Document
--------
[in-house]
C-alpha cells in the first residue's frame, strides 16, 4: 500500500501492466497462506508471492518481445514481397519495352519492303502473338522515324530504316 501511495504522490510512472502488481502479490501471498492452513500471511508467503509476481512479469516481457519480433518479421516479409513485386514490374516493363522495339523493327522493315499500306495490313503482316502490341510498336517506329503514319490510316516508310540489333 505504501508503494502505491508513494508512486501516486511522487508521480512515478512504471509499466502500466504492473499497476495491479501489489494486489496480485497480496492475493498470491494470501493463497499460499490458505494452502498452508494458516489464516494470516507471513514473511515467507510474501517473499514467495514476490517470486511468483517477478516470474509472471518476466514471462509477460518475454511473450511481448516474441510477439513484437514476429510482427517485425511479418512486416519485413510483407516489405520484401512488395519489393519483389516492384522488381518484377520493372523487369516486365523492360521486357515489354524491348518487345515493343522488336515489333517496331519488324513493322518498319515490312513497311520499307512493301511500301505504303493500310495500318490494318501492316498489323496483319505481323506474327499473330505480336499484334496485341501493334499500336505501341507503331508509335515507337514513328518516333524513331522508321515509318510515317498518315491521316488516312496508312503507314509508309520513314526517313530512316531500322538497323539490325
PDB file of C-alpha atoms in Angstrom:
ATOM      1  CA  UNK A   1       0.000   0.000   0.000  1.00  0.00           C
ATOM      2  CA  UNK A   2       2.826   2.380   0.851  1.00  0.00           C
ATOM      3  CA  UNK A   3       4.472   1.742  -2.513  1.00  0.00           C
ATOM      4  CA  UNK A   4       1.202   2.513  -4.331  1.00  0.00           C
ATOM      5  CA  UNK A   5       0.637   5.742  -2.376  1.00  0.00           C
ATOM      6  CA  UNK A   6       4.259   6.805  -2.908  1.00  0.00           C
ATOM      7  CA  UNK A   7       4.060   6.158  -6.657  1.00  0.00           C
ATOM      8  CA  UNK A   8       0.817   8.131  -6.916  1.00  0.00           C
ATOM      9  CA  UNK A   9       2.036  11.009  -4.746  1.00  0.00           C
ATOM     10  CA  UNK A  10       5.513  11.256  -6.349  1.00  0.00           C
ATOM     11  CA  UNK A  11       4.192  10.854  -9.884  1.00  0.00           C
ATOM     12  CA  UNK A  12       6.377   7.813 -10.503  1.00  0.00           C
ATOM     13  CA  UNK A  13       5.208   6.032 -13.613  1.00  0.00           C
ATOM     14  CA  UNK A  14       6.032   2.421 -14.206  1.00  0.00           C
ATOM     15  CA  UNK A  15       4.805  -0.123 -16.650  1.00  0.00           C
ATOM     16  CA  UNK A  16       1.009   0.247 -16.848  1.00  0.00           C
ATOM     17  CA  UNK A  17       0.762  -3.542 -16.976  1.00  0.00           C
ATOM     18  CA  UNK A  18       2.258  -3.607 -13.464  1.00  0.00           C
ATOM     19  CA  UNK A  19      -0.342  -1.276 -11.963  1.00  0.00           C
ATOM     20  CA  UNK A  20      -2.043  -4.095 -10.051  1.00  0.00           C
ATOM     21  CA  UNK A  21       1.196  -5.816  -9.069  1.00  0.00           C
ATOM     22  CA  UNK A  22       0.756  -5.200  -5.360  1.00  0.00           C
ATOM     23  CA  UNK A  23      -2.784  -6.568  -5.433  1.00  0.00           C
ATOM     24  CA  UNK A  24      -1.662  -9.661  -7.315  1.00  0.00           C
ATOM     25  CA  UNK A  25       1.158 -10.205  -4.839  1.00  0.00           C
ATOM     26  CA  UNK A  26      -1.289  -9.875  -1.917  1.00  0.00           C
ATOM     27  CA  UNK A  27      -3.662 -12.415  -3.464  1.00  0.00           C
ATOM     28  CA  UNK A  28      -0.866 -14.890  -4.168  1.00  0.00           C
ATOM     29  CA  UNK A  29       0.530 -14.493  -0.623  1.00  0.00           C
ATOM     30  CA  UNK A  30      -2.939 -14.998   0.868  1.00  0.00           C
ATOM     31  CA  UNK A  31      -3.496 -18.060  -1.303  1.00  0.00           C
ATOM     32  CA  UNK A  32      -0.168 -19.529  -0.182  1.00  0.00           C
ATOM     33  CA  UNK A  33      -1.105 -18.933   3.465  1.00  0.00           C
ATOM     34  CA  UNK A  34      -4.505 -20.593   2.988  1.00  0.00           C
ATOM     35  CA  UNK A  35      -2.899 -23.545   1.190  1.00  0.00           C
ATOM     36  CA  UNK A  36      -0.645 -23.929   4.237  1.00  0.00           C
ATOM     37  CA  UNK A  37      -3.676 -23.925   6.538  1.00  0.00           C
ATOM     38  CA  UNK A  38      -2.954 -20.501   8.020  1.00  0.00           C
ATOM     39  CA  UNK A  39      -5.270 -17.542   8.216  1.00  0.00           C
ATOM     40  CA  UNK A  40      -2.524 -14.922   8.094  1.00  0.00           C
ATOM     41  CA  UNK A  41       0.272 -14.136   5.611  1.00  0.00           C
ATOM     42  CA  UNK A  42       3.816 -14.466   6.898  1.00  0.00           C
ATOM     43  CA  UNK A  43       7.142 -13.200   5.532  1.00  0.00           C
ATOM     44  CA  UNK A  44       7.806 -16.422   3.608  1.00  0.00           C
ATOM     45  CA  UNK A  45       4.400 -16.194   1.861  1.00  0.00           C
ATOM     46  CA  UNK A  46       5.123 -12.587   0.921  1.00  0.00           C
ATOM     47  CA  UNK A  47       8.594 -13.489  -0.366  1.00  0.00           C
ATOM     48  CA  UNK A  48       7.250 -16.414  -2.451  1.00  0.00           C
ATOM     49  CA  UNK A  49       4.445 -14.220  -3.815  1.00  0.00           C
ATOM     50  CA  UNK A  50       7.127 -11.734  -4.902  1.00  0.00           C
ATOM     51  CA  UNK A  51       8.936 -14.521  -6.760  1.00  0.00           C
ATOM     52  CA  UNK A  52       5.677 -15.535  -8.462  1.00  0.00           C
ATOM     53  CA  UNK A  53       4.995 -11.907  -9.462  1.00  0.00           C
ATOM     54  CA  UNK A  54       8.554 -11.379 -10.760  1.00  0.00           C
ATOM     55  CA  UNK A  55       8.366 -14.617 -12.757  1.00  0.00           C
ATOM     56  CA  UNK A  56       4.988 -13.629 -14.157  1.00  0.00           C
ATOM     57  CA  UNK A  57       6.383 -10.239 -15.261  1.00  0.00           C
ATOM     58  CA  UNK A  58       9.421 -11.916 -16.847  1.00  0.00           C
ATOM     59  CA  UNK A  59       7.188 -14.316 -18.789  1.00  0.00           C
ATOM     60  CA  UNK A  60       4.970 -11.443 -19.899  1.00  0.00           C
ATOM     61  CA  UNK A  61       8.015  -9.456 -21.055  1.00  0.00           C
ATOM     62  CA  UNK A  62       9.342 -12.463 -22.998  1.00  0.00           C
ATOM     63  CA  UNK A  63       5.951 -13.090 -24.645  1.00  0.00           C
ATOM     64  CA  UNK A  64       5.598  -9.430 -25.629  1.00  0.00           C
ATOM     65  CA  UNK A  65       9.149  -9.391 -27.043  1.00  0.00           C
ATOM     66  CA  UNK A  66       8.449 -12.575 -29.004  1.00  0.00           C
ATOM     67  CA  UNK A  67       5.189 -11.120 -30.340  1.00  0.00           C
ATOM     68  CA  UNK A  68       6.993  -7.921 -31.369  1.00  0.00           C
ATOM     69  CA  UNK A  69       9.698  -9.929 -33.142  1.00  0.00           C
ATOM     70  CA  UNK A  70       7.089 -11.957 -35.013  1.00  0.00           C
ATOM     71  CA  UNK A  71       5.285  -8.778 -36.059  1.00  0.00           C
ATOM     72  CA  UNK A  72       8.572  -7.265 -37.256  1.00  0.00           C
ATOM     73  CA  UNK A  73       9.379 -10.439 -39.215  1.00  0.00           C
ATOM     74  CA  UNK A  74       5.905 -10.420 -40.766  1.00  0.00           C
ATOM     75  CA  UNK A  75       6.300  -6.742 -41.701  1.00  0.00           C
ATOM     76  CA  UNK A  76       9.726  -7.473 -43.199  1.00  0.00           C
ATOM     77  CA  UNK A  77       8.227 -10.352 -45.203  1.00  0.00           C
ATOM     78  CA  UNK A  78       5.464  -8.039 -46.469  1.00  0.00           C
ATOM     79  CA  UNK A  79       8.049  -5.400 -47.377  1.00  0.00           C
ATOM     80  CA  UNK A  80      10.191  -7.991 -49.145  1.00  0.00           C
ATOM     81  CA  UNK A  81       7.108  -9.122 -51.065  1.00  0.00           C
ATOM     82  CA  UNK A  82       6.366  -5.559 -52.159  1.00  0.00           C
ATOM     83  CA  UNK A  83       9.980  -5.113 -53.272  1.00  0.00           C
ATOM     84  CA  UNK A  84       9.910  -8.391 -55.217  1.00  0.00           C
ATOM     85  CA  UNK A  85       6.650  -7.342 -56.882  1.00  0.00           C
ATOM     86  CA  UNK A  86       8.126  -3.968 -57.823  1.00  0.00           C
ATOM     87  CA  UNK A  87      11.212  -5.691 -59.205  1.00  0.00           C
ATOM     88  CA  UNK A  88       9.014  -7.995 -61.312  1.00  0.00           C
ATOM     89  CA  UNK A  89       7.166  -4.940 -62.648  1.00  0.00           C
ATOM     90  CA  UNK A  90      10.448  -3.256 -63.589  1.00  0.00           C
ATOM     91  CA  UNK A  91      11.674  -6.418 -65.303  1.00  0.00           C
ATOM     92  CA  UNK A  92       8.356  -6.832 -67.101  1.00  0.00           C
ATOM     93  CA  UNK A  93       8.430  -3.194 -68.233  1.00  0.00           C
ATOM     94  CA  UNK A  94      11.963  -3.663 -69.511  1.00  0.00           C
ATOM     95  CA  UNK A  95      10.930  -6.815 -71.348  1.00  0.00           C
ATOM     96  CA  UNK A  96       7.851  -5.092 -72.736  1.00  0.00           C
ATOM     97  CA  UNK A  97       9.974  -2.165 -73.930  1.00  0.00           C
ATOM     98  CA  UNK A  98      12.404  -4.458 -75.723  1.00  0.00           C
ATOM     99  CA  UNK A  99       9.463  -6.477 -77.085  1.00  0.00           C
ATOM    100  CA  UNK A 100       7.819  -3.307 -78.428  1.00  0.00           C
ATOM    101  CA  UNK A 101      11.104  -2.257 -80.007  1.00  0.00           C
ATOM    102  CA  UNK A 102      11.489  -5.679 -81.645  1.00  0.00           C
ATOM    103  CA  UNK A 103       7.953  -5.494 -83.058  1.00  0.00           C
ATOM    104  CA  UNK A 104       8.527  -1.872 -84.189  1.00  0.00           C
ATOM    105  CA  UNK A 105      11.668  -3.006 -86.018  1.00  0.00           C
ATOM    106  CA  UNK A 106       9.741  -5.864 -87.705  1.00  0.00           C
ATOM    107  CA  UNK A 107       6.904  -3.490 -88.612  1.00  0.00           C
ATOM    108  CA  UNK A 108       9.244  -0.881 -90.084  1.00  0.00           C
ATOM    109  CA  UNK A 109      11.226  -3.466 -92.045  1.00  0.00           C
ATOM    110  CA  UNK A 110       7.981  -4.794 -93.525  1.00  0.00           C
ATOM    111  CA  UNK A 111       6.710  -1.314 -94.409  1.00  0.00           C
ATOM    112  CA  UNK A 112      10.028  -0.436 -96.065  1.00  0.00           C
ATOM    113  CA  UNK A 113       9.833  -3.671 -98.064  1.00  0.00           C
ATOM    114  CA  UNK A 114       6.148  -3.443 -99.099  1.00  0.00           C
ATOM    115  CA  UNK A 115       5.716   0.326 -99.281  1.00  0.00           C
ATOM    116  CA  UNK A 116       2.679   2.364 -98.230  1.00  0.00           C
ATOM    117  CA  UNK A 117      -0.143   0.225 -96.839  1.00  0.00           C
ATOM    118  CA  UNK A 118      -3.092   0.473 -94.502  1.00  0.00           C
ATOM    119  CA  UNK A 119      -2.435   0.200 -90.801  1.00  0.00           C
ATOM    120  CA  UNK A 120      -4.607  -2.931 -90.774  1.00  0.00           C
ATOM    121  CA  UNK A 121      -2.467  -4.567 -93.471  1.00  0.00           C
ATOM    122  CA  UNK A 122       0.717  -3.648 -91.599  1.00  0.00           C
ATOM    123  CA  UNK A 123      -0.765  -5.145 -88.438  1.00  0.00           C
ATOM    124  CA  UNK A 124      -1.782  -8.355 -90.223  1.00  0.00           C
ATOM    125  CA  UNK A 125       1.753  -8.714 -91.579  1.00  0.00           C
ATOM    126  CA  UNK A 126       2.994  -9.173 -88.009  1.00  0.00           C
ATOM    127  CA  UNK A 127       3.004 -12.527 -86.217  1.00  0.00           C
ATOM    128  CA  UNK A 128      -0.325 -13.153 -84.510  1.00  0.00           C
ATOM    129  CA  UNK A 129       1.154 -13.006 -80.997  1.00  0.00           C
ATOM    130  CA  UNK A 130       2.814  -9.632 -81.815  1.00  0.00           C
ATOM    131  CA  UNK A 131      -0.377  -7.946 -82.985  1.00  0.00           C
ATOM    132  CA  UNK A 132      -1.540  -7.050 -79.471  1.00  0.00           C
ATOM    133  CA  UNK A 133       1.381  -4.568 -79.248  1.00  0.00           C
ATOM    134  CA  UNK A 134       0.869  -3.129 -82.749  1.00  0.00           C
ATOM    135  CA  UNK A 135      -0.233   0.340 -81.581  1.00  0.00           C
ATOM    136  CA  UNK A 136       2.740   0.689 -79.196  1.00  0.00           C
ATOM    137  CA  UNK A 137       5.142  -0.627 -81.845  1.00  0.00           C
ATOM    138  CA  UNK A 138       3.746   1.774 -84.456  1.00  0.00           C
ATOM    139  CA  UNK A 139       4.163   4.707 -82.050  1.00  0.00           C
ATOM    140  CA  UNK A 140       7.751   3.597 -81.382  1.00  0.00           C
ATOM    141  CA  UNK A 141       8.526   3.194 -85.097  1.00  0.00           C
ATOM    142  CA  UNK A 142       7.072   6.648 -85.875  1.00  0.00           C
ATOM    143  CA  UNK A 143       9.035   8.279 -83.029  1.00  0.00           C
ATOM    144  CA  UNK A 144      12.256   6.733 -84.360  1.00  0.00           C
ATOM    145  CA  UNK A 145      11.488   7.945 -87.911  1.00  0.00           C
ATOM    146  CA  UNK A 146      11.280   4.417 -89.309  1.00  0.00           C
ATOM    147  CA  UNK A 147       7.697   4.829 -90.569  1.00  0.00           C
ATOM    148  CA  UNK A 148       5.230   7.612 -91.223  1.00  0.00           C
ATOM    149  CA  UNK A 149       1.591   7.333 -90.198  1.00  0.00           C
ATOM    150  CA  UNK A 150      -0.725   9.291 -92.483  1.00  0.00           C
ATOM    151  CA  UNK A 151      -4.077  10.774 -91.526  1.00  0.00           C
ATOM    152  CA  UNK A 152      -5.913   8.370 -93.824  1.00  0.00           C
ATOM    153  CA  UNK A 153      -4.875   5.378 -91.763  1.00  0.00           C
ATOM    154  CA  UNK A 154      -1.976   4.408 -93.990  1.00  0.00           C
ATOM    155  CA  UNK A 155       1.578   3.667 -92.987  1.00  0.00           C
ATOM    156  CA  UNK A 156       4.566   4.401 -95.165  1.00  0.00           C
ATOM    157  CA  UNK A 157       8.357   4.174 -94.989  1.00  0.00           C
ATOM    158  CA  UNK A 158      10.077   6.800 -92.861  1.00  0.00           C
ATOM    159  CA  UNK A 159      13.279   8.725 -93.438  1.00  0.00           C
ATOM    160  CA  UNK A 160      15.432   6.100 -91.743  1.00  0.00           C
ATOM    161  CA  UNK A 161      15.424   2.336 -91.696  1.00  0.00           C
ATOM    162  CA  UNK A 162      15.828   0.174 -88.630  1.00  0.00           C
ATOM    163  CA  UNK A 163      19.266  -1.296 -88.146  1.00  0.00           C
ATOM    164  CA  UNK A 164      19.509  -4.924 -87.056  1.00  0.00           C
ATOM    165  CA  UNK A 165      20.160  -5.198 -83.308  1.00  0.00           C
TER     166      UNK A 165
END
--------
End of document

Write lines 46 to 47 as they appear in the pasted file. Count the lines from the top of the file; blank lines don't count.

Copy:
ATOM     43  CA  UNK A  43       7.142 -13.200   5.532  1.00  0.00           C
ATOM     44  CA  UNK A  44       7.806 -16.422   3.608  1.00  0.00           C